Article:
Newspaper article THE JOURNAL RECORD

Rwanda Gives Purpose to Life for Okla. Judge

Newspaper article THE JOURNAL RECORD

Rwanda Gives Purpose to Life for Okla. Judge

Article excerpt

Editor's note: This is the fourth story in a five-part series on Oklahoma's ties to Rwanda. See Journal Record Publisher Mary Melon's blog on the trip at http://blogs.journalrecord.com/rwandablog/.

Rwanda has given U.S. District Judge Vicki Miles-LaGrange purpose for later in her life.

"Because of my experience there, I know what I want to do when I'm an old, senior judge - I want to be involved in rule of law in developing countries," she said. "They are an amazing people, and I marvel at the sheer will and the commitment of those people. ... I commend them for their

capacity of spirit to get to where they are today."

Her first involvement with the beleaguered African country was through rule-of-law work on the International Judicial Relations Committee of the Judicial Conference of the United States. In 1999, she was invited by then-Chief Justice William Rehnquist to serve on the committee to help create self-sustaining legal systems and courts in developing countries.

Judges typically serve six years on the committee. During her tenure, Miles-LaGrange led a working group in Africa and visited Rwanda for the first time in 2001. She called the experience "a fascinating laboratory on the implementation of democracy around the world."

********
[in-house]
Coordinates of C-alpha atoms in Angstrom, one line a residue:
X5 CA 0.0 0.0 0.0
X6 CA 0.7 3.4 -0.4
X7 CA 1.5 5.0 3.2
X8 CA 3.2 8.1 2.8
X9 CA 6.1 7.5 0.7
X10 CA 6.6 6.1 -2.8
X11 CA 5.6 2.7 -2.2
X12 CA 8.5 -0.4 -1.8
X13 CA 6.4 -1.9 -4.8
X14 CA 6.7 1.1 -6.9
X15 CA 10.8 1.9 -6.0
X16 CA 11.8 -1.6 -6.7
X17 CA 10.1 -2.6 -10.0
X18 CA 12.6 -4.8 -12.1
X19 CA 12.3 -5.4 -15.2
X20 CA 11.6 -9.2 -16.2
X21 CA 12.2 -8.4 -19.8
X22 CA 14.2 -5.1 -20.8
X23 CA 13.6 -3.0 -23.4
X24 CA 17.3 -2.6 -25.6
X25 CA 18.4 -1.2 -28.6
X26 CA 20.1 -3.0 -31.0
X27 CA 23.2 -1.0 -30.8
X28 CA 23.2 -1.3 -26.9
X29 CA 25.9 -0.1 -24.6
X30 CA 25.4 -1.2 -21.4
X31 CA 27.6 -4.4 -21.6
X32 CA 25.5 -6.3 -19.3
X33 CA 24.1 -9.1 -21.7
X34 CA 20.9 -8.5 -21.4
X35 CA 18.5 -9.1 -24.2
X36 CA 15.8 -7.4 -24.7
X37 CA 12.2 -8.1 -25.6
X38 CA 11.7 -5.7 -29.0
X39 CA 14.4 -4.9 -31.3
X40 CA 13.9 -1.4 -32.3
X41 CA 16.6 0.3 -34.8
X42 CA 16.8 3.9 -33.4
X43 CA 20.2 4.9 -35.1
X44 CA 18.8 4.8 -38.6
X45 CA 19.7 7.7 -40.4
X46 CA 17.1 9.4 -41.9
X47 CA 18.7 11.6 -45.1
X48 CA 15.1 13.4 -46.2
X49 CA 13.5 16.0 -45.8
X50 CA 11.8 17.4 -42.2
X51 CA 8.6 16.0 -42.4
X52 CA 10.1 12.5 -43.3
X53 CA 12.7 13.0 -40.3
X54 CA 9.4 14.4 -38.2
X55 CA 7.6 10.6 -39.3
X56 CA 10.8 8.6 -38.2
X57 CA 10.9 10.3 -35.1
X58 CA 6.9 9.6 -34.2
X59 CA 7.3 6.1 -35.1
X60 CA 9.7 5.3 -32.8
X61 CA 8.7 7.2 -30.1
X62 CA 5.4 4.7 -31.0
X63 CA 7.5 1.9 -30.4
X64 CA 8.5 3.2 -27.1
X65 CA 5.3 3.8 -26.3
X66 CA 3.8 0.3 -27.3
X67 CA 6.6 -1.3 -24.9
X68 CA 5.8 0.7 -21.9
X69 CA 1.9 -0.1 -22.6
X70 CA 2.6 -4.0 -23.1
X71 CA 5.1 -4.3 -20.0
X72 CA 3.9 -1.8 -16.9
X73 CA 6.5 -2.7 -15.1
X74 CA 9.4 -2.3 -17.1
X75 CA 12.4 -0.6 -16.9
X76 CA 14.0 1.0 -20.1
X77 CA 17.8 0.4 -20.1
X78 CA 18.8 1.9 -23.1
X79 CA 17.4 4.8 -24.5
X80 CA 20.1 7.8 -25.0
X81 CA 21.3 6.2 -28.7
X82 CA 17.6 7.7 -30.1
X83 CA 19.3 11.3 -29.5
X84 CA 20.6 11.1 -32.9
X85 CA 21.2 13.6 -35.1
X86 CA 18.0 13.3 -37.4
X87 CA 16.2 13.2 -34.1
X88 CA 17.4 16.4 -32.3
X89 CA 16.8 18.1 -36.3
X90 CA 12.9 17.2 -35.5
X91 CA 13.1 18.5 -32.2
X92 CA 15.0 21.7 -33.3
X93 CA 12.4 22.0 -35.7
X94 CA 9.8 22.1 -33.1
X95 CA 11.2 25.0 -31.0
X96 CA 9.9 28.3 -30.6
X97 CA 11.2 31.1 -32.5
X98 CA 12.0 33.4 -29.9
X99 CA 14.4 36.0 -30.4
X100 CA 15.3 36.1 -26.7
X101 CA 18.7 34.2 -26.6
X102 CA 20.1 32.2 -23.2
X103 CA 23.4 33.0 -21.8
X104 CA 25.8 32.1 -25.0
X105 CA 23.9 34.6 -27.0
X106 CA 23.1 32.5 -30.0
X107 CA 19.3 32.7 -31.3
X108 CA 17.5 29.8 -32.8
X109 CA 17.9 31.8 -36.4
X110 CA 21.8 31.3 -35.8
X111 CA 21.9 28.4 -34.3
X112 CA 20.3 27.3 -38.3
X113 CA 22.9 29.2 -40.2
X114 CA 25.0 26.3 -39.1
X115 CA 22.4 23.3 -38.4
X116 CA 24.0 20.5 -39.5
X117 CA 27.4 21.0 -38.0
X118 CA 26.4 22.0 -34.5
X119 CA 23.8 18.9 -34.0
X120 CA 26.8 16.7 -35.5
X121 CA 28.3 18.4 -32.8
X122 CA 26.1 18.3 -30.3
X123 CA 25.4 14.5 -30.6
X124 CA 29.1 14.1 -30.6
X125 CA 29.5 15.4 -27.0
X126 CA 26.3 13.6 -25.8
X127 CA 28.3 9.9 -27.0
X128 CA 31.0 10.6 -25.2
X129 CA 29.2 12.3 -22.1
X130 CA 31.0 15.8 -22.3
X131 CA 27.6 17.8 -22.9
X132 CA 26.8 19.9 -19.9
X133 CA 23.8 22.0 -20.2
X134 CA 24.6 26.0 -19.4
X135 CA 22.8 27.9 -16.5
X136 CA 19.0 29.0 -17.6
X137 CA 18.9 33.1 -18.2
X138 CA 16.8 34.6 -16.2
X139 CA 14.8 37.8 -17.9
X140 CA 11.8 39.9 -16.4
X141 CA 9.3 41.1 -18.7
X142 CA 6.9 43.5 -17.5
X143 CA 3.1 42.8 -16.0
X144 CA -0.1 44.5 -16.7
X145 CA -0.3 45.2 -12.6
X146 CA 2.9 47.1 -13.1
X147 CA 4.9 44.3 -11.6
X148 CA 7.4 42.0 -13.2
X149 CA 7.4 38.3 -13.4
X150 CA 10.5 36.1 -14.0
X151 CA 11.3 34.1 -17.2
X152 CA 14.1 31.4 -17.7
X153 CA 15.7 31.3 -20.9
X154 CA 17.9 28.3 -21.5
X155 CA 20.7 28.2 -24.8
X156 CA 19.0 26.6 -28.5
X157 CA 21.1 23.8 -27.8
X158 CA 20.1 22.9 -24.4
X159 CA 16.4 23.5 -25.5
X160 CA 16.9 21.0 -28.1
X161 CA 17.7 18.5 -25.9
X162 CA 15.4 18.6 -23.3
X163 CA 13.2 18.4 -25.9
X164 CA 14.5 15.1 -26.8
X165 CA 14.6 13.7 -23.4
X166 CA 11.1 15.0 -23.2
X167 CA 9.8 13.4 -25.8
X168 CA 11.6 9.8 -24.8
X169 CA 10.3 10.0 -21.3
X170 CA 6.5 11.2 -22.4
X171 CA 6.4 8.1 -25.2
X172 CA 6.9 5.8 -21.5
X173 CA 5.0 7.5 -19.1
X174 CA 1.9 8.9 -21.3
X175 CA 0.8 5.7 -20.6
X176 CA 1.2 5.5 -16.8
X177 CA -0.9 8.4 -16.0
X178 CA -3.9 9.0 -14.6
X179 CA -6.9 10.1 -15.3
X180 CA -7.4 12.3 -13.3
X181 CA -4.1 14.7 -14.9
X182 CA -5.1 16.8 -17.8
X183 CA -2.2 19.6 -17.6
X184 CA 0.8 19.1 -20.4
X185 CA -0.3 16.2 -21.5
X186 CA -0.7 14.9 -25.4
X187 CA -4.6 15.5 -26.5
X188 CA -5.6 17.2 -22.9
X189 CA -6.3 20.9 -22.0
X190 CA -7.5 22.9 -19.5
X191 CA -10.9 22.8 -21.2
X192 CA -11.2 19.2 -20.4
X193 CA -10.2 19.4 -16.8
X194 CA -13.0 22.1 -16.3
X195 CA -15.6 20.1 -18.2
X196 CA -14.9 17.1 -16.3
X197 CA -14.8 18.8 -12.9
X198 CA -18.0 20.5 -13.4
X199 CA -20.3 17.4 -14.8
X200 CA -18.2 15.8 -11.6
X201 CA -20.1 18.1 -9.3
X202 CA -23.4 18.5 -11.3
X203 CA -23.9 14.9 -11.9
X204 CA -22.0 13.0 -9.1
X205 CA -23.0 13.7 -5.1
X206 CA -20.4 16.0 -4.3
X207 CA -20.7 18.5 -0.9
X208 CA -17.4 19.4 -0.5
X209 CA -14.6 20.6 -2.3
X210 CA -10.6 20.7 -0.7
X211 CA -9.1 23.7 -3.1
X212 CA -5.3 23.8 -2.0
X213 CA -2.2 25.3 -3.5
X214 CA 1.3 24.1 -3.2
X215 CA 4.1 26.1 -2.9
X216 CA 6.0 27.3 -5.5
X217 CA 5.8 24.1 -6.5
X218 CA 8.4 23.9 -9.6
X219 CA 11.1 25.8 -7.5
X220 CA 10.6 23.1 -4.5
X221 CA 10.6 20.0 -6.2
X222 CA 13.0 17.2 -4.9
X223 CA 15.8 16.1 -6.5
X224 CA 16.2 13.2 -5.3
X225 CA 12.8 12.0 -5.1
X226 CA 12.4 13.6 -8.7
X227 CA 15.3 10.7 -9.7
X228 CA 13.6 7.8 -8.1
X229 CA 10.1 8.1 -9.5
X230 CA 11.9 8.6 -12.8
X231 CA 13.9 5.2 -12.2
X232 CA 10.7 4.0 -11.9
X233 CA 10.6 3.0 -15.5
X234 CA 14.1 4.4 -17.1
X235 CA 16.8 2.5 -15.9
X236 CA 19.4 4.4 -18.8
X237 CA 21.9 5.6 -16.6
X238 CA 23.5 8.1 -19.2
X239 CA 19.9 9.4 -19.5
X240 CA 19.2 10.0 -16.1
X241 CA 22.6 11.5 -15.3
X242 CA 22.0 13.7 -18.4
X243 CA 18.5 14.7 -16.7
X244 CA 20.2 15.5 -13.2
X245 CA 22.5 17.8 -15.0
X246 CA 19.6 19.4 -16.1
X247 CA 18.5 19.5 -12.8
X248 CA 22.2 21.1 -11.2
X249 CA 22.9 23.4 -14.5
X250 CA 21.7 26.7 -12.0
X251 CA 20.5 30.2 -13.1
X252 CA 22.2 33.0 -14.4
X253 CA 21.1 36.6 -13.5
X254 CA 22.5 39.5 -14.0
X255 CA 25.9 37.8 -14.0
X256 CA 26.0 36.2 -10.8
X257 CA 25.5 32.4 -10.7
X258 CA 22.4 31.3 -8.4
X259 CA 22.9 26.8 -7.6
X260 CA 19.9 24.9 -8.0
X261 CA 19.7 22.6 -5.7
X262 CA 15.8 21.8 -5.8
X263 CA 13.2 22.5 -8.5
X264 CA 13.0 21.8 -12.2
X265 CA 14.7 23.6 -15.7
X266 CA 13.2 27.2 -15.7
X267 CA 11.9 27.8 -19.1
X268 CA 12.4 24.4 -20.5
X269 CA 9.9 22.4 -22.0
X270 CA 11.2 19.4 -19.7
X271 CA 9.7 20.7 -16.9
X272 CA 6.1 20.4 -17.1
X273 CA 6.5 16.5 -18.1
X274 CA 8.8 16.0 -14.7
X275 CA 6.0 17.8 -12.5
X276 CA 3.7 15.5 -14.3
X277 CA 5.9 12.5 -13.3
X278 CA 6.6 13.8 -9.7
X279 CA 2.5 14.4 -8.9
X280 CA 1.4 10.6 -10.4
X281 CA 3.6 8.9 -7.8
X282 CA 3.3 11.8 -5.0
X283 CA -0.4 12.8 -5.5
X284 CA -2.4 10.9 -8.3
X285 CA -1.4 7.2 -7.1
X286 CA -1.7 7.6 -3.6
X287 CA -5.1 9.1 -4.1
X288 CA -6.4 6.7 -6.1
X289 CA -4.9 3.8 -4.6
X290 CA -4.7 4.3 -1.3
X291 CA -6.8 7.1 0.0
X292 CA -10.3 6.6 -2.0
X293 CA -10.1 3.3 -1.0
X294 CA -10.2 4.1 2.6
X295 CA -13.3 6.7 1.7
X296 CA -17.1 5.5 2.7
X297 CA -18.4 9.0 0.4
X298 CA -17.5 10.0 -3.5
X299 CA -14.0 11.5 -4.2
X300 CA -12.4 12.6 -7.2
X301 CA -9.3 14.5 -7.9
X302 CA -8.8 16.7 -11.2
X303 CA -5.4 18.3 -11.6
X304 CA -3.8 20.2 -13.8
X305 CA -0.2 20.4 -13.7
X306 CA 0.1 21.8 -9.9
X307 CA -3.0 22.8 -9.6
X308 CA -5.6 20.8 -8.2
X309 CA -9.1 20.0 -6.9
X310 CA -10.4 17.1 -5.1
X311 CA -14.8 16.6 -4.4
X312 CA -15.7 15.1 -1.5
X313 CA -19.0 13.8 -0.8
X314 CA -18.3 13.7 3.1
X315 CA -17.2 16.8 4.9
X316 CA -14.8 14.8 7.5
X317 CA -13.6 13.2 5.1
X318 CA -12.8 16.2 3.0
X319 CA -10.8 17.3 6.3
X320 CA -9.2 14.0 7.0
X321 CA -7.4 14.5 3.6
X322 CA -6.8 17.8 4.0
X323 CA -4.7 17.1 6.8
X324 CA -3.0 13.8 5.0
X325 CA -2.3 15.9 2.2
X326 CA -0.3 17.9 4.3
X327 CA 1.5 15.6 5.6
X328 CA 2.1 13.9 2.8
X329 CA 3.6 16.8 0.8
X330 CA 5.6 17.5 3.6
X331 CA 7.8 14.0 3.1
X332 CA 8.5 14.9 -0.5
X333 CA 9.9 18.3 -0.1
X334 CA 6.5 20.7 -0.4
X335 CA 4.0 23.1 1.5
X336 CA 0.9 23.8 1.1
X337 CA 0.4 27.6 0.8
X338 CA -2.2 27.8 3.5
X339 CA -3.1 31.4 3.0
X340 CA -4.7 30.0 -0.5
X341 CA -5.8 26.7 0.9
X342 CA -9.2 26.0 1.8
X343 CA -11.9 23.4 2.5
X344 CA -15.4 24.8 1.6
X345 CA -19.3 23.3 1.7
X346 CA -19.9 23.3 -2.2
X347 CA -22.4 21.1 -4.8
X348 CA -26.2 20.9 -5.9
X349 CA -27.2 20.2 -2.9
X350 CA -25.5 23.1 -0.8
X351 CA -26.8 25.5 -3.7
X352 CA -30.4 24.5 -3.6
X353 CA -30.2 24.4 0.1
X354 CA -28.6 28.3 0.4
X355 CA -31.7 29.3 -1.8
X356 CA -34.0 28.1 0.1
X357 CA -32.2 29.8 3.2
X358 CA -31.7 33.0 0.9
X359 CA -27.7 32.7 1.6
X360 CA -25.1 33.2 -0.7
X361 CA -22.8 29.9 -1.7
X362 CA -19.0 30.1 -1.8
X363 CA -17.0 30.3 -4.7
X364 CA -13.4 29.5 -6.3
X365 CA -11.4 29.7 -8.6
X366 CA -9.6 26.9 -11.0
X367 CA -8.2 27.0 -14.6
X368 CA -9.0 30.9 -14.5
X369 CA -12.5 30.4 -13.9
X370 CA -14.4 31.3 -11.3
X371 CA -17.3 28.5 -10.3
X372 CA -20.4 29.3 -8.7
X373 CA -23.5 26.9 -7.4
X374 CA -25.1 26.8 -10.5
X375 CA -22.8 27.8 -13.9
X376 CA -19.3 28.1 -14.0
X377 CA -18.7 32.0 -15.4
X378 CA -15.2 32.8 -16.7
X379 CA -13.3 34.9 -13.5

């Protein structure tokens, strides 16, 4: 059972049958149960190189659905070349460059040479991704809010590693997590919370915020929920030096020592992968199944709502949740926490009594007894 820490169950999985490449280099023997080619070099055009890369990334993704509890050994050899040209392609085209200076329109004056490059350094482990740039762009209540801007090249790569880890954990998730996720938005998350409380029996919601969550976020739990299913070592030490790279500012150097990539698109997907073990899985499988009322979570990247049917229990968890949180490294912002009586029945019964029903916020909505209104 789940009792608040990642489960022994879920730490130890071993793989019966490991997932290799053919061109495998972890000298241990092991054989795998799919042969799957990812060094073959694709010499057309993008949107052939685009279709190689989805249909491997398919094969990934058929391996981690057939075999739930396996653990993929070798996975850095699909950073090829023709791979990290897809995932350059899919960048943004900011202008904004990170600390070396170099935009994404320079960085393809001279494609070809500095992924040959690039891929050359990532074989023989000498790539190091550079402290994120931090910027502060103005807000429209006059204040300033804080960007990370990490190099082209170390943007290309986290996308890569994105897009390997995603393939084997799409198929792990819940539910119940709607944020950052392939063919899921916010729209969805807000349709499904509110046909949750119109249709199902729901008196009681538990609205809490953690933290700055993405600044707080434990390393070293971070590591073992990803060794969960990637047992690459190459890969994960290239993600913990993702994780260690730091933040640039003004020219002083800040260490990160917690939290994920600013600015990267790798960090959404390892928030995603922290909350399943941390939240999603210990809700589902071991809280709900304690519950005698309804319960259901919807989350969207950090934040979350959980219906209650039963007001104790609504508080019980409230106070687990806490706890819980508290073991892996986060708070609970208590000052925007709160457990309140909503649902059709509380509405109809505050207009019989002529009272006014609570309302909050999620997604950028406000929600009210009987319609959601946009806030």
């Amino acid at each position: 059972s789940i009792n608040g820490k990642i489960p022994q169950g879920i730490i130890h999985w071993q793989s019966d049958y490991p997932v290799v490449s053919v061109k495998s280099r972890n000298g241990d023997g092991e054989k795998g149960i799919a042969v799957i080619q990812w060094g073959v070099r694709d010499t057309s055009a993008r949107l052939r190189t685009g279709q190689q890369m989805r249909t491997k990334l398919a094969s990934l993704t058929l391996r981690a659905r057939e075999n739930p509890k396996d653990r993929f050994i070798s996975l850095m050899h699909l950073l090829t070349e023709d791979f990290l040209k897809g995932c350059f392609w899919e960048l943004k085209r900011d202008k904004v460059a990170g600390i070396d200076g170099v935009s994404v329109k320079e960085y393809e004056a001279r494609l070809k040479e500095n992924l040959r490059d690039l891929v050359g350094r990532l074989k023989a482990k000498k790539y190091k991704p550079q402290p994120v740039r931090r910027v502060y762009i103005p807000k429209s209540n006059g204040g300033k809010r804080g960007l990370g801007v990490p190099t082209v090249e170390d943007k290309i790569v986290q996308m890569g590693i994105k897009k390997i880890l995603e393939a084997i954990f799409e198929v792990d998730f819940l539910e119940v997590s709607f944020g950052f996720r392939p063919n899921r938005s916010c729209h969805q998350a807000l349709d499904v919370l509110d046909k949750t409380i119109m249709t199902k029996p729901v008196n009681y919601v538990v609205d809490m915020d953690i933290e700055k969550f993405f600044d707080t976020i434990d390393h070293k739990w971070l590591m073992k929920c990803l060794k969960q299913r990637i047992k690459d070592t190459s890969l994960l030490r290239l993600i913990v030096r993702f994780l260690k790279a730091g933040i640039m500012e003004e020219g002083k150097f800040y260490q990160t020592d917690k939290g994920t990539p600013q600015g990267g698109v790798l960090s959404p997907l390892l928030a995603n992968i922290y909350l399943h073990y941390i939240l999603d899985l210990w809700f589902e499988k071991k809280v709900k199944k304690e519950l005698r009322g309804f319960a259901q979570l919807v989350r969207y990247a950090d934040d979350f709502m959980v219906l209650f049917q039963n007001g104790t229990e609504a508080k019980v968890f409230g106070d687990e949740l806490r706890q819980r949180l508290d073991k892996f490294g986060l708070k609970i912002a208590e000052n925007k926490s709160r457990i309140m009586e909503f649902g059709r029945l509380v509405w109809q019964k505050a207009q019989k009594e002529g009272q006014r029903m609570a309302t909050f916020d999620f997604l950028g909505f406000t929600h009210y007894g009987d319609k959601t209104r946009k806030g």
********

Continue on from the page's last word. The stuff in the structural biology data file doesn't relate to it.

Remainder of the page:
"Depending on whose numbers you accept, post-genocide there were less than 25 lawyers living in the country," she said of the killings of hundreds of thousands of Rwandans in 1994. "There was a whole nation on the brink of extinction."

She praised President Paul Kagame, who was elected in 2000, for leading his country into law reform, not an easy task in a country where authority has been enforced by violence and even the most basic human rights are ignored. During the period when Miles- LaGrange was working on the committee, there were about 100,000 people who had been charged with some way related to genocide but had never spent a day in court, she said. …

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